What’s Wrong with “Evidence-Based Medicine” and How Can We Do Better? (My talk at the University of Michigan Friday 2pm)

Tomorrow (Fri 9 Feb) 2pm at the NCRC Research Auditorium (Building 10) at the University of Michigan: What’s Wrong with “Evidence-Based Medicine” and How Can We Do Better? Andrew Gelman, Department of Statistics and Department of Political Science, Columbia University “Evidence-based medicine” sounds like a good idea, but it can run into problems when the […]

354 possible control groups; what to do?

Jonas Cederlöf writes: I’m a PhD student in economics at Stockholm University and a frequent reader of your blog. I have for a long time followed your quest in trying to bring attention to p-hacking and multiple comparison problems in research. I’m now myself faced with the aforementioned problem and want to at the very […]

N=1 experiments and multilevel models

N=1 experiments are the hot new thing. Here are some things to read: Design and Implementation of N-of-1 Trials: A User’s Guide, edited by Richard Kravitz and Naihua Duan for the Agency for Healthcare Research and Quality, U.S. Department of Health and Human Services (2014). Single-patient (n-of-1) trials: a pragmatic clinical decision methodology for patient-centered […]

Looking at all possible comparisons at once: It’s not “overfitting” if you put it in a multilevel model

Rémi Gau writes: The human brain mapping conference is on these days and heard via tweeter about this Overfitting toolbox for fMRI studies that helps explore the multiplicity of analytical pipelines in a more systematic fashion. Reminded me a bit of your multiverse analysis: thought you might like the idea. The link is to a […]

Stacking and multiverse

It’s a coincidence that there is another multiverse posting today. Recently Tim Disher asked in Stan discussion forum a question “Multiverse analysis – concatenating posteriors?” Tim refers to a paper “Increasing Transparency Through a Multiverse Analysis” by Sara Steegen, Francis Tuerlinckx, Andrew Gelman, and Wolf Vanpaemel. The abstract says Empirical research inevitably includes constructing a […]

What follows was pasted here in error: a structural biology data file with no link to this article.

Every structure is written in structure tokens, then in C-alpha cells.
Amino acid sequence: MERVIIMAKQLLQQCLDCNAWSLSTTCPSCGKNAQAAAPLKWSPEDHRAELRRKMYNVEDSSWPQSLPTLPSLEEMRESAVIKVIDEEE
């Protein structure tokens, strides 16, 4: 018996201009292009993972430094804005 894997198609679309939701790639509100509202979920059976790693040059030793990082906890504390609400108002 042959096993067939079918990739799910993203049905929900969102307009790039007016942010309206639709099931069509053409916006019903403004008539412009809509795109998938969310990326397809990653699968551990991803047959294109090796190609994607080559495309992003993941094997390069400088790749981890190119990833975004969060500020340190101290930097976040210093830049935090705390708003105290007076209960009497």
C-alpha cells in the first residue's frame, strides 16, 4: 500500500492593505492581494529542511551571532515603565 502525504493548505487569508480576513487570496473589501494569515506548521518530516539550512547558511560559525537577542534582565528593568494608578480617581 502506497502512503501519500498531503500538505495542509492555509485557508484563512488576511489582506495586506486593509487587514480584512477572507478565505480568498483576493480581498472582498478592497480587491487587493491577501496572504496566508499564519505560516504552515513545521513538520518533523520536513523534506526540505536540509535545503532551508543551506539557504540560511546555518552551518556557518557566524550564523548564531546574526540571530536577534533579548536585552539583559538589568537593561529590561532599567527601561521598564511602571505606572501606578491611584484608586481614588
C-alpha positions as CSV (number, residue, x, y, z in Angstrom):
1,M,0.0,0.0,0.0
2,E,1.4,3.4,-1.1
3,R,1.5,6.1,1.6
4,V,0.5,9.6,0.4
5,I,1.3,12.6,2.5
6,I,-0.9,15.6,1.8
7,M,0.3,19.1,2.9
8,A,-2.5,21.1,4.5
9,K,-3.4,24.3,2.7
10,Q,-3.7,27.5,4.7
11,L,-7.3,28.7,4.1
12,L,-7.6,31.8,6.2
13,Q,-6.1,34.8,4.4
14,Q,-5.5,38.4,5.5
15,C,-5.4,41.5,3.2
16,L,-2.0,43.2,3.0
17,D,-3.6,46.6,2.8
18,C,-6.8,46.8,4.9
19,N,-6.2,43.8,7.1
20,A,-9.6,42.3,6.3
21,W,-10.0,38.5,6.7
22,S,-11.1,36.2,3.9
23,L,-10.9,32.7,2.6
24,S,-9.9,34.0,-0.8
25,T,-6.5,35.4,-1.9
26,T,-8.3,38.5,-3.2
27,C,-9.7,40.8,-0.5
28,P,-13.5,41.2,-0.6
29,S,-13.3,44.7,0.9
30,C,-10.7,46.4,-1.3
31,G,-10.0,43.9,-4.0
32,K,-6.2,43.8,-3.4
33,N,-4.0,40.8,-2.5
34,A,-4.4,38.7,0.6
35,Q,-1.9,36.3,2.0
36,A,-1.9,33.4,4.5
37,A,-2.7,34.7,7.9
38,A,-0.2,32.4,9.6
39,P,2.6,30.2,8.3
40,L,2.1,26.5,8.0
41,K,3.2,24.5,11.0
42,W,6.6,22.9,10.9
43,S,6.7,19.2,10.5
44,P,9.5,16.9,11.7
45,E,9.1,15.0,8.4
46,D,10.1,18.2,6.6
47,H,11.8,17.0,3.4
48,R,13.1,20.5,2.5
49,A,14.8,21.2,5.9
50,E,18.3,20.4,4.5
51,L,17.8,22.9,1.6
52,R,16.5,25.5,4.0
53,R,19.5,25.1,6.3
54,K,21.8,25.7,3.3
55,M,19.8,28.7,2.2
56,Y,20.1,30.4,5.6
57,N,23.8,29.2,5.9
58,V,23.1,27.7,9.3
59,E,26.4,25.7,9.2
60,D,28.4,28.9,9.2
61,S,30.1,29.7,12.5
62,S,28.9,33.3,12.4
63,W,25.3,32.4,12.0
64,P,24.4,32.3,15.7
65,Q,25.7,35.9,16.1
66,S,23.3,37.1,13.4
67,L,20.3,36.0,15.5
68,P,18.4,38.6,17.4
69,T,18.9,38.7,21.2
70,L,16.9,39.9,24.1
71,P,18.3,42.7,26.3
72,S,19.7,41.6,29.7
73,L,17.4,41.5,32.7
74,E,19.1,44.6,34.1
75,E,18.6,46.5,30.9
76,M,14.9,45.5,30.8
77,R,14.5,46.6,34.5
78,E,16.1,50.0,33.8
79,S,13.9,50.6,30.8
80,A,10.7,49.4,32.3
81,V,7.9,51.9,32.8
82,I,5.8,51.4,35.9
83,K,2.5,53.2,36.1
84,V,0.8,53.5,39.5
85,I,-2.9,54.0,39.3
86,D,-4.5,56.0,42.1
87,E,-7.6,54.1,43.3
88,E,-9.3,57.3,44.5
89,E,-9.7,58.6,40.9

The multiverse in action!

In a recent paper, “Degrees of Freedom in Planning, Running, Analyzing, and Reporting Psychological Studies: A Checklist to Avoid p-Hacking,” Jelte Wicherts, Coosje Veldkamp, Hilde Augusteijn, Marjan Bakker, Robbie van Aert, and Marcel van Assen write: The designing, collecting, analyzing, and reporting of psychological studies entail many choices that are often arbitrary. The opportunistic use […]

How to get a sense of Type M and type S errors in neonatology, where trials are often very small? Try fake-data simulation!

Tim Disher read my paper with John Carlin, “Beyond Power Calculations: Assessing Type S (Sign) and Type M (Magnitude) Errors,” and followed up with a question: I am a doctoral student conducting research within the field of neonatology, where trials are often very small, and I have long suspected that many intervention effects are potentially […]

A Python program for multivariate missing-data imputation that works on large datasets!?

Alex Stenlake and Ranjit Lall write about a program they wrote for imputing missing data: Strategies for analyzing missing data have become increasingly sophisticated in recent years, most notably with the growing popularity of the best-practice technique of multiple imputation. However, existing algorithms for implementing multiple imputation suffer from limited computational efficiency, scalability, and capacity […]

“Handling Multiplicity in Neuroimaging through Bayesian Lenses with Hierarchical Modeling”

Donald Williams points us to this new paper by Gang Chen, Yaqiong Xiao, Paul Taylor, Tracy Riggins, Fengji Geng, Elizabeth Redcay, and Robert Cox: In neuroimaging, the multiplicity issue may sneak into data analysis through several channels . . . One widely recognized aspect of multiplicity, multiple testing, occurs when the investigator fits a separate […]

A debate about robust standard errors: Perspective from an outsider

A colleague pointed me to a debate among some political science methodologists about robust standard errors, and I told him that the topic didn’t really interest me because I haven’t found a use for robust standard errors in my own work. My colleague urged me to look at the debate more carefully, though, so I […]